May 27 (HealthDay News) -- Over the past 15 years, the average survival rate for patients battling advanced colorectal cancer has increased dramatically, new research indicates, due in equal measure to the advent of new, powerful drugs and more frequent surgical interventions.
While in the early- to mid-1990s, the average patient would have survived about 14 months post-diagnosis, by the late 90s that figure began a rapid ascent, the study revealed. The result: The average life expectancy for a newly diagnosed patient today has doubled, to just shy of 30 months post-diagnosis.
Longer-range survival prospects also improved. Where fewer than 10 percent of patients could expect to live five years post-diagnosis in the early to mid-90s, a projected 30 percent of patients can now look forward to that prospect.
"What we're seeing is that over the past several years both an increase in the use of new chemotherapies and a more aggressive use of surgery for removing cancer that has spread to the liver has resulted in very significant increases in longer survival for patients," said study lead author Dr. Scott Kopetz, an assistant professor in the department of gastrointestinal medical oncology at the University of Texas M.D. Anderson Cancer Center in Houston. "And this increase is of a magnitude that is rarely seen in the treatment of cancer," he said.
The findings appear in the May 26 issue of the Journal of Clinical Oncology.
Colorectal cancer is the fourth most common cancer in the United States, with nearly 150,000 patients diagnosed in 2008 alone, according to the American Cancer Society.
In their effort to gauge patient survival trends, the authors first reviewed data regarding nearly 2,500 colorectal cancer patients who had treatments at either M.D. Anderson or at the Mayo Clinic between 1990 and 2006.
In that time, overall average survival rates went up, from about 14 months post-diagnosis between 1990 and 1997 to almost 19 months between 1998 and 2003. By the end of the study in 2006, that figure had shot up to just over 29 months.
Five-year survival rates also increased, from just over 9 percent between 1990 and 1997 to 13 percent between 1998 and 2000; and then again to just over 19 percent between 2001 and 2003. The authors now estimate that nearly 30 percent of patients diagnosed between 2004 and 2006 will ultimately have survived five years post-diagnosis.
These trends were confirmed by a secondary analysis of U.S. National Cancer Institute data on 50,000 patients with metastatic colon cancer between 1990 and 2005.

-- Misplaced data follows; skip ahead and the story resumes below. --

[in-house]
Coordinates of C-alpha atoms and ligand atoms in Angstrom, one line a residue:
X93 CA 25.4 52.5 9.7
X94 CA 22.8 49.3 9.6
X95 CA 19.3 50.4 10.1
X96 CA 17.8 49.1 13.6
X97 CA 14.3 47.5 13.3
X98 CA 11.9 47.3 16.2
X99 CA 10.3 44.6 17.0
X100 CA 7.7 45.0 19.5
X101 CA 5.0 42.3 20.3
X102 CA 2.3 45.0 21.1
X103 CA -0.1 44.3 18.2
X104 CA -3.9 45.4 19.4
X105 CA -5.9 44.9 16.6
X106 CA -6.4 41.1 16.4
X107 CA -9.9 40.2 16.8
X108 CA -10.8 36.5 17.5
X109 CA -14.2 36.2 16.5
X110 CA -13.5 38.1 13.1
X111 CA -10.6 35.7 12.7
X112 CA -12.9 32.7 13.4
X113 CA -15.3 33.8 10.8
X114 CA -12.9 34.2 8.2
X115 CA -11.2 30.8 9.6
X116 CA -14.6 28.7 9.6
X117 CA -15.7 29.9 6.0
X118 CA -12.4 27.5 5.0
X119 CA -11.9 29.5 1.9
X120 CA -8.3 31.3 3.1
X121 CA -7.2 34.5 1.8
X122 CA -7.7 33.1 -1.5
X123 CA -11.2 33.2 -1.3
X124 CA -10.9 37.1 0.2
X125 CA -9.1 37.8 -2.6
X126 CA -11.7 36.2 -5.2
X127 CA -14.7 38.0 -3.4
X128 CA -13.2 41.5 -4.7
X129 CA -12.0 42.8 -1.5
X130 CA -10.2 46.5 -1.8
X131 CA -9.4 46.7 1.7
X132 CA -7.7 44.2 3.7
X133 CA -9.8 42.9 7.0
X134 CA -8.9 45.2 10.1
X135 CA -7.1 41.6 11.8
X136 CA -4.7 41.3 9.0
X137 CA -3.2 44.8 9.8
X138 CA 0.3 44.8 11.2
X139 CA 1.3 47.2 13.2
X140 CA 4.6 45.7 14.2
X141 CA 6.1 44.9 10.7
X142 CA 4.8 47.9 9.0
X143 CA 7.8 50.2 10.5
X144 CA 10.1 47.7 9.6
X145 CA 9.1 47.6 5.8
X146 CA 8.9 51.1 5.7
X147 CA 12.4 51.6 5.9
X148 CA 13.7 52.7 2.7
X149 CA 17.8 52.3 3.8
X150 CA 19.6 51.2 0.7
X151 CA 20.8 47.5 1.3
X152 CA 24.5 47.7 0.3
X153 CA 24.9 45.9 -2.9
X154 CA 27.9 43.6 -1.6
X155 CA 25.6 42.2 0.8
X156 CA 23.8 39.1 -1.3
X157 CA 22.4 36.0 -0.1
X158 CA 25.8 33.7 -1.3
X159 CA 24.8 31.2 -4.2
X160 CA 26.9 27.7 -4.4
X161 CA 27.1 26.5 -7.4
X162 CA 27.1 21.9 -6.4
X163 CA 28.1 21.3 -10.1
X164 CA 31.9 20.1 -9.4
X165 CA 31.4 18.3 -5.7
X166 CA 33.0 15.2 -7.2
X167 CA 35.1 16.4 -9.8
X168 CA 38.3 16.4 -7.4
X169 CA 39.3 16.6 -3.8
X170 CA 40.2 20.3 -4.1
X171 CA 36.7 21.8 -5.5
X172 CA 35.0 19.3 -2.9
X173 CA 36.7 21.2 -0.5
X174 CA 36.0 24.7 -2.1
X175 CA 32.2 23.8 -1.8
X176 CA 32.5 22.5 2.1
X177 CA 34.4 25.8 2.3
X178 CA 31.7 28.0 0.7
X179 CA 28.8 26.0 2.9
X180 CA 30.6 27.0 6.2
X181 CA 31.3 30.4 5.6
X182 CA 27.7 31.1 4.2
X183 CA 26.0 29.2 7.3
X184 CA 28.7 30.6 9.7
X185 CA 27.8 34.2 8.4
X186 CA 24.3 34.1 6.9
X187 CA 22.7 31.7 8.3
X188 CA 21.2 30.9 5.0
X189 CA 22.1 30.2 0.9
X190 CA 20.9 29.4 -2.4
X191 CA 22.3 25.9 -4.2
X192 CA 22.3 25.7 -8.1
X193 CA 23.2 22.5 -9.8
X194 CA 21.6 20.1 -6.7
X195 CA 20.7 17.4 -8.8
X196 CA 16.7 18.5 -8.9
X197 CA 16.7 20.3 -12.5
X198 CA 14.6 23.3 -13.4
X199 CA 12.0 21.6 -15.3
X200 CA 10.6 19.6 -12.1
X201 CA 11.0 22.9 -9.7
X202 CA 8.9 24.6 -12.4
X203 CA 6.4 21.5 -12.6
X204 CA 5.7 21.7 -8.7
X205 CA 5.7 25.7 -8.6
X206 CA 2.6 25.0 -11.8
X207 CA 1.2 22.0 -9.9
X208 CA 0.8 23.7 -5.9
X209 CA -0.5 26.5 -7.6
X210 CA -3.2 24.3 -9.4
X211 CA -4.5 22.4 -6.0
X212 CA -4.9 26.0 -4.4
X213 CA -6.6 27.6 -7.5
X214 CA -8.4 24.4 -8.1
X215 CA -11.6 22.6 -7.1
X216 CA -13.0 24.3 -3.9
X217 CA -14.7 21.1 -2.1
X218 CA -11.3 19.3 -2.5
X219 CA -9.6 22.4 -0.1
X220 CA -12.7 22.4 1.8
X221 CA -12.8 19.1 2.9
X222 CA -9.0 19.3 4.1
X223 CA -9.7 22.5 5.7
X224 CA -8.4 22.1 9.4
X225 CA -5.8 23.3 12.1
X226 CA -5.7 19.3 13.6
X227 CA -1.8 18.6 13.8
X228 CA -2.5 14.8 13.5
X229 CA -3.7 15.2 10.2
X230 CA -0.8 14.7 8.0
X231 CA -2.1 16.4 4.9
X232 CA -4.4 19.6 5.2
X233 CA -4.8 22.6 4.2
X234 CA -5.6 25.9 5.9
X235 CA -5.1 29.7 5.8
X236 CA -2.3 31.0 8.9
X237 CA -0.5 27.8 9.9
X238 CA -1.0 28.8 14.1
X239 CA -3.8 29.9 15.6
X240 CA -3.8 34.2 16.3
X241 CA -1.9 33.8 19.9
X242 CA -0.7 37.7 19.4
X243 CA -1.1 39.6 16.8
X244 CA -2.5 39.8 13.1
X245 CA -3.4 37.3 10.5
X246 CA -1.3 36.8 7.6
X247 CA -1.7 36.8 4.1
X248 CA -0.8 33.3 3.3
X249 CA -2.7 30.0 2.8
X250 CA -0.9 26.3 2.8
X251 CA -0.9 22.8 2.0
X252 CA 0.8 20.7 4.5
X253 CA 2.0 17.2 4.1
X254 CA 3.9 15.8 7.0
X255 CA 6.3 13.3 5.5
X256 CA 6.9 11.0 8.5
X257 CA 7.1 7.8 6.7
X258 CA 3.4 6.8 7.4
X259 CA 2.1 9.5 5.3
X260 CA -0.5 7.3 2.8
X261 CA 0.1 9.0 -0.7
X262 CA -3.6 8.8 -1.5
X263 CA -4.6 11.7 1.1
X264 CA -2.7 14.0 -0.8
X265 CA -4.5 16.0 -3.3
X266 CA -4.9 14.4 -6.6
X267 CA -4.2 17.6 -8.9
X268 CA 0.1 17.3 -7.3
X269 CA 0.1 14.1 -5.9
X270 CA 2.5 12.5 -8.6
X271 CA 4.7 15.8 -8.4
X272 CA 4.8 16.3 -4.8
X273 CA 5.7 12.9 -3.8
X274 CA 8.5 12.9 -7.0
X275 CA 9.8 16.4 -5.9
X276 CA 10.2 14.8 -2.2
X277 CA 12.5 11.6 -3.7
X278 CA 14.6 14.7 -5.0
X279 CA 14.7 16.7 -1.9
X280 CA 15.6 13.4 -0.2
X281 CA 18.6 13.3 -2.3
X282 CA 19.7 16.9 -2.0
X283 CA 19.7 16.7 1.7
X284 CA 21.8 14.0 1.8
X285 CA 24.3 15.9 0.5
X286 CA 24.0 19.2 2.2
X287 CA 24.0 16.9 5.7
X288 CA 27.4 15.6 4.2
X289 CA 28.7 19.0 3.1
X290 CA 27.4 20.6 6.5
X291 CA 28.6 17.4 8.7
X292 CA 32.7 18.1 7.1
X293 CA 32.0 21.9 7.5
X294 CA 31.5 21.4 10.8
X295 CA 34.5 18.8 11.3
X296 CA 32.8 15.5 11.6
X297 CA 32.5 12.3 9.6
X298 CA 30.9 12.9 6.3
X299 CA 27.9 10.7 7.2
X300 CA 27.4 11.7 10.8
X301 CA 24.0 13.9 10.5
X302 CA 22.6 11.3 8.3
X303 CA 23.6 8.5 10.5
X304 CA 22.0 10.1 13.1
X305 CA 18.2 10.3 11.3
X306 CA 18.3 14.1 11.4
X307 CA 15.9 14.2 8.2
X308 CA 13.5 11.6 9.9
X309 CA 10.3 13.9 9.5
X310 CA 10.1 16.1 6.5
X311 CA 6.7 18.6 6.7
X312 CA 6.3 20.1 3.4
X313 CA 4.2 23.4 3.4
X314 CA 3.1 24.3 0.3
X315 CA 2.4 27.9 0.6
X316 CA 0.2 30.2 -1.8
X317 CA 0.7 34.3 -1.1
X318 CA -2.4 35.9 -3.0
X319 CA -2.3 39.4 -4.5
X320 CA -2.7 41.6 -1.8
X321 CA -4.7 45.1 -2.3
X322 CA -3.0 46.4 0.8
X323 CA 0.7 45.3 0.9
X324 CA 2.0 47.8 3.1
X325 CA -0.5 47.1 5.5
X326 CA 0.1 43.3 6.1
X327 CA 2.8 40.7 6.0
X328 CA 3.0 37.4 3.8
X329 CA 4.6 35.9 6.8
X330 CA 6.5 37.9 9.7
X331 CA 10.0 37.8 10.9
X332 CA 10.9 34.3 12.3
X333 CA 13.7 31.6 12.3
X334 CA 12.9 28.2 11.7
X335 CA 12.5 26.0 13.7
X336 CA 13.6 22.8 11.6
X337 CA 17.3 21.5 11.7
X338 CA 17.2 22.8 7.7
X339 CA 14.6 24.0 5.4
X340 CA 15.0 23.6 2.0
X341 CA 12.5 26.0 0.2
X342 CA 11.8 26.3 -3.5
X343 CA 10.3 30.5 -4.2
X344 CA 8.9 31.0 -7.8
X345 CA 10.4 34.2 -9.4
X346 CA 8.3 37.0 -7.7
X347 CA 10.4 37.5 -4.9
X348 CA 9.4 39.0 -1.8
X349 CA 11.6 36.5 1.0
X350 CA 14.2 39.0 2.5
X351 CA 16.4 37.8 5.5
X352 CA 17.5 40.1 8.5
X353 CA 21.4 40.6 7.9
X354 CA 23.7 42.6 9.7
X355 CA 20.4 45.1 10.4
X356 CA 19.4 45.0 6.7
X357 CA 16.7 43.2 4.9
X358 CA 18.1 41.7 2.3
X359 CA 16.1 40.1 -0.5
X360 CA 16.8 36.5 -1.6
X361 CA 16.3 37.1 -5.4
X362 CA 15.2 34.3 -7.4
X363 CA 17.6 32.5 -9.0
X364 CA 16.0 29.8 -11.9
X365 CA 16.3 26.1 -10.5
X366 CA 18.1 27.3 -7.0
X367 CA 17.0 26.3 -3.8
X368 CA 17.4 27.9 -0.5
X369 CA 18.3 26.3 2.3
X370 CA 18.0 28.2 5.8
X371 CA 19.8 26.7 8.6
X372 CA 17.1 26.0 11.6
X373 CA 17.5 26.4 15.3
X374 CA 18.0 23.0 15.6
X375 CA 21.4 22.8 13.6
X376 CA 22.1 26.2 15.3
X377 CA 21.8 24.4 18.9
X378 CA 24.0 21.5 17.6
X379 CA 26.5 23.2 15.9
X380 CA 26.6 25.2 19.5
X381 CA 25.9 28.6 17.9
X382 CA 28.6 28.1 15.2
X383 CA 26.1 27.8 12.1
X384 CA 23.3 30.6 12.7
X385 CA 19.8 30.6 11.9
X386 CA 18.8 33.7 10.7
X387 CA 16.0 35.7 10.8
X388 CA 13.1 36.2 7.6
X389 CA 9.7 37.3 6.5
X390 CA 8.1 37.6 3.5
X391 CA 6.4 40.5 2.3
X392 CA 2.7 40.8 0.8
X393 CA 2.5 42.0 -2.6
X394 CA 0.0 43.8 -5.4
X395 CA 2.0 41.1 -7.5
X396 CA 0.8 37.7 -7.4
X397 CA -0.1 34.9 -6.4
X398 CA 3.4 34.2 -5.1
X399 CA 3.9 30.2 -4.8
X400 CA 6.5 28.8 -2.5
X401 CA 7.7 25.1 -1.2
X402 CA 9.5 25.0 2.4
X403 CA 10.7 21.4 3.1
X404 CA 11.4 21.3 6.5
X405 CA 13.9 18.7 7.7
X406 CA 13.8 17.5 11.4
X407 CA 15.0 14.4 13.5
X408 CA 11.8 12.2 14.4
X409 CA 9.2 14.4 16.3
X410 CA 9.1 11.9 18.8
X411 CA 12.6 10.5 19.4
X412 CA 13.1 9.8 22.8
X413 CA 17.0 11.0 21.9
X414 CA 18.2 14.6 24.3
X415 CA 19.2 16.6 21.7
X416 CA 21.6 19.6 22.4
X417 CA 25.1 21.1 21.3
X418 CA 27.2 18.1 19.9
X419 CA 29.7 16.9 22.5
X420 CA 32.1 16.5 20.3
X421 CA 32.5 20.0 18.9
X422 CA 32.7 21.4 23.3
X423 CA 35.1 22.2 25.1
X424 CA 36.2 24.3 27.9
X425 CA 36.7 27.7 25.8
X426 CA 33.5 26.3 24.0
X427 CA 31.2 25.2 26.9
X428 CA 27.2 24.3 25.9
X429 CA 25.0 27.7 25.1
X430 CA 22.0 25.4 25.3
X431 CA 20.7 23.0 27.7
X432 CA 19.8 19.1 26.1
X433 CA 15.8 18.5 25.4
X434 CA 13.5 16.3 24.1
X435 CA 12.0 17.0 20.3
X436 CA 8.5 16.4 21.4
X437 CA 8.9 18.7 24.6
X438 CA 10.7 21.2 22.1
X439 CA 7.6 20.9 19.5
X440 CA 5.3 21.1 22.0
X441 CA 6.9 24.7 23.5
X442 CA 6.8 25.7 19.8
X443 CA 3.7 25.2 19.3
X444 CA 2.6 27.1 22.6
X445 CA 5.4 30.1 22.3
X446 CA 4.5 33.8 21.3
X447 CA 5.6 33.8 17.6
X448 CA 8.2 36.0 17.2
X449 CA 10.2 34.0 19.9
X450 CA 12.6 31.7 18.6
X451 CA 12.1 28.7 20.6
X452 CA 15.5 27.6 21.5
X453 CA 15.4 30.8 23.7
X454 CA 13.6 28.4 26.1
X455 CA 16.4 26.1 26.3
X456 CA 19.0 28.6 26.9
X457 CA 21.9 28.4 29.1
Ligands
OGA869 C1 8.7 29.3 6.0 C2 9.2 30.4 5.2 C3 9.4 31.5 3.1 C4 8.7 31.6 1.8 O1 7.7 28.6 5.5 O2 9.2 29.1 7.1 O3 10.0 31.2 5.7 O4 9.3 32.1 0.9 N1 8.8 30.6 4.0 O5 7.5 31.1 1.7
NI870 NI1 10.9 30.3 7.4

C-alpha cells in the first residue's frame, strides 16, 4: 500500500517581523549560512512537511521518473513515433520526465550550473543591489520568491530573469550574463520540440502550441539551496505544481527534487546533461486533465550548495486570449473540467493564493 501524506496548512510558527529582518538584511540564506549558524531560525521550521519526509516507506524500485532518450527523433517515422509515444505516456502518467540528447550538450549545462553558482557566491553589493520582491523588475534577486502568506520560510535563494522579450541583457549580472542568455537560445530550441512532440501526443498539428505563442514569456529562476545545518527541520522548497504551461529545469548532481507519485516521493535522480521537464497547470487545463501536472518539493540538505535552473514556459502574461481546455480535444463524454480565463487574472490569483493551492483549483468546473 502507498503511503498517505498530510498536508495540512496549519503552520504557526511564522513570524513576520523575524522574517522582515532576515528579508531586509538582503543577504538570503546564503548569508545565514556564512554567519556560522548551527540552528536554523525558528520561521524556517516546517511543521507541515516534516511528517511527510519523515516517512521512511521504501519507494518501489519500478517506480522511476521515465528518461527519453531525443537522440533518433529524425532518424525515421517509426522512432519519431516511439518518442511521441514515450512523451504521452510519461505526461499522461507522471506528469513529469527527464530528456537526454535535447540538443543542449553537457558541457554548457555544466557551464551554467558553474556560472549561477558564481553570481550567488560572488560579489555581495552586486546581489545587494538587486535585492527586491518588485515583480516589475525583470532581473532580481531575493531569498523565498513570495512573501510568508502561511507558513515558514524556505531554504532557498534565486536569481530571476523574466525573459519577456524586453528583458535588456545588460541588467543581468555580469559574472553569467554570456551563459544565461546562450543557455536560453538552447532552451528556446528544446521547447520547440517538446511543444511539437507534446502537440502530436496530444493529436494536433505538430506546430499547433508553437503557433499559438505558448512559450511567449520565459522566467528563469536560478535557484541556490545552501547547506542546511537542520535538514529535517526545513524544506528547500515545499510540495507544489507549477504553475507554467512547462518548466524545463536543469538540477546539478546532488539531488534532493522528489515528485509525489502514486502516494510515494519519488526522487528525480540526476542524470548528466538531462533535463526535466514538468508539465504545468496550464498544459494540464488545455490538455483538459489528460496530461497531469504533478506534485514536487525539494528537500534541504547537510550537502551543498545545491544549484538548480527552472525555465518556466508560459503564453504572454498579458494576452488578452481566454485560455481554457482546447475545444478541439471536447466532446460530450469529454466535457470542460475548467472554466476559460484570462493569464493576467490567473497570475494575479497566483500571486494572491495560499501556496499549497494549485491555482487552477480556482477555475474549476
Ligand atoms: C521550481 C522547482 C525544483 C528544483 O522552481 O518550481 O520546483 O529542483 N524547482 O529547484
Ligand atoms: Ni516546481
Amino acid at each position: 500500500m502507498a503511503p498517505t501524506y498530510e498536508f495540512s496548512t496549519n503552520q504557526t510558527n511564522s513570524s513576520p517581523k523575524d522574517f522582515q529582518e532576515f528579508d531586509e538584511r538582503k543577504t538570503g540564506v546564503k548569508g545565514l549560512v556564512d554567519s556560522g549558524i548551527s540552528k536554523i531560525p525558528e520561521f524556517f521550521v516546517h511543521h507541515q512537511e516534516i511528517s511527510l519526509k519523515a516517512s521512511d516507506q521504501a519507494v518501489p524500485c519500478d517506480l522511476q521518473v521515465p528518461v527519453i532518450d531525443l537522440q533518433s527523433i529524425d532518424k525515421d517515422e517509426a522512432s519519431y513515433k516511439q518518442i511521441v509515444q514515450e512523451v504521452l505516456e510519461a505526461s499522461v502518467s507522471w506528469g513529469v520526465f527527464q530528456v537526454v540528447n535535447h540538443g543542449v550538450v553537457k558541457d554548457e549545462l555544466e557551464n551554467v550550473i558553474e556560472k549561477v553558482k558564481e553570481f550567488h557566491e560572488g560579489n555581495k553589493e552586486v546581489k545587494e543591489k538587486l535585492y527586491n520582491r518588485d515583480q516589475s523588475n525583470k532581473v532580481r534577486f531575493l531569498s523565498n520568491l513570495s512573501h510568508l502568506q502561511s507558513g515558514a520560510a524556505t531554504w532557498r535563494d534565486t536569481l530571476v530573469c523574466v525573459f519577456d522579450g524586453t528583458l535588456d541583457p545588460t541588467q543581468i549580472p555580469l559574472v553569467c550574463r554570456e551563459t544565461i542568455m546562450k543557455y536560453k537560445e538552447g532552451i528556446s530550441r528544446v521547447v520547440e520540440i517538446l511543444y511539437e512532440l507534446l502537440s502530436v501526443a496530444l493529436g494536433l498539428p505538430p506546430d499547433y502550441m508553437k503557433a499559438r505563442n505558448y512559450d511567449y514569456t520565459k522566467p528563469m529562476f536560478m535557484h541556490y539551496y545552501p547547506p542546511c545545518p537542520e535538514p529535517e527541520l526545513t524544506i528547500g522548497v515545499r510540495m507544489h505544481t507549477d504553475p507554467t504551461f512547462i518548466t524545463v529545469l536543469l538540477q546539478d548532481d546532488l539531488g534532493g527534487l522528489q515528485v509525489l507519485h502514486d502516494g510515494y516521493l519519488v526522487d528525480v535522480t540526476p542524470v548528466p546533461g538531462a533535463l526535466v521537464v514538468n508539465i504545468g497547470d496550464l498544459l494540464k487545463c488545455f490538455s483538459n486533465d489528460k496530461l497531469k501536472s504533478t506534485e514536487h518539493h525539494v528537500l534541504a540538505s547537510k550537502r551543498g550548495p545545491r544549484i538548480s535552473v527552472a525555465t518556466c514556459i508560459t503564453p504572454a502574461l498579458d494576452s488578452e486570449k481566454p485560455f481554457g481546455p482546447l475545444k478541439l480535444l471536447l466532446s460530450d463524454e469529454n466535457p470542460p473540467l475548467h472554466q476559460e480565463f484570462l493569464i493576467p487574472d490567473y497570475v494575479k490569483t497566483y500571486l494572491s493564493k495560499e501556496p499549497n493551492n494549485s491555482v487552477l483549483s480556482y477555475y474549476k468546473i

The researchers noted that although less than 10 percent of the patients had undergone a surgical procedure known as hepatic resection (to deal with the spread of disease to the liver), the intervention started to be performed with greater frequency beginning in 2000.
Even more impressive survival rates would be possible down the road, Kopetz suggested, if more patients who could benefit from surgery were encouraged to have it.
"Our best estimates are that 20 to 30 percent of metastatic colon cancer patients would be eligible for surgery for their disease," he noted. "But the data indicates that only about 5 percent of patients are currently undergoing these surgeries.
Dr. Len Lichtenfeld, deputy chief medical officer for the American Cancer Society, said the findings need to be interpreted with caution.
"We have certainly made advances in treatment as a result of chemotherapy, compared to where we were 10, 15, 30 years ago, he noted. And we've also learned that there is a group of patients where we can do something with surgical techniques, and they can often go on to do very well. And yes, the results, in terms of improved survival trends, are important. But the question is, does this trend these improvements-- really apply to every institution across the U.S.?" he said.
"The answer is probably not," he added, "because the treatment opportunities and technical know-how differs from institution to institution, and even the types of patients who get seen are different. Those patients reflected in this study have, for example, come to the two places included in this analysis and sought out the very best high-quality care. And this kind of care is not always available across the country. So, this does indicate what is possible to achieve. But we have to be careful about drawing too broad a conclusion."
SOURCE: Scott Kopetz, M.D., assistant professor, gastrointestinal medical oncology, department of gastrointestinal medical oncology, University of Texas M.D. Anderson Cancer Center, Houston; Len Lichtenfeld, M.D., deputy chief medical officer, American Cancer Society, Atlanta; May 26, 2009, Journal of Clinical Oncology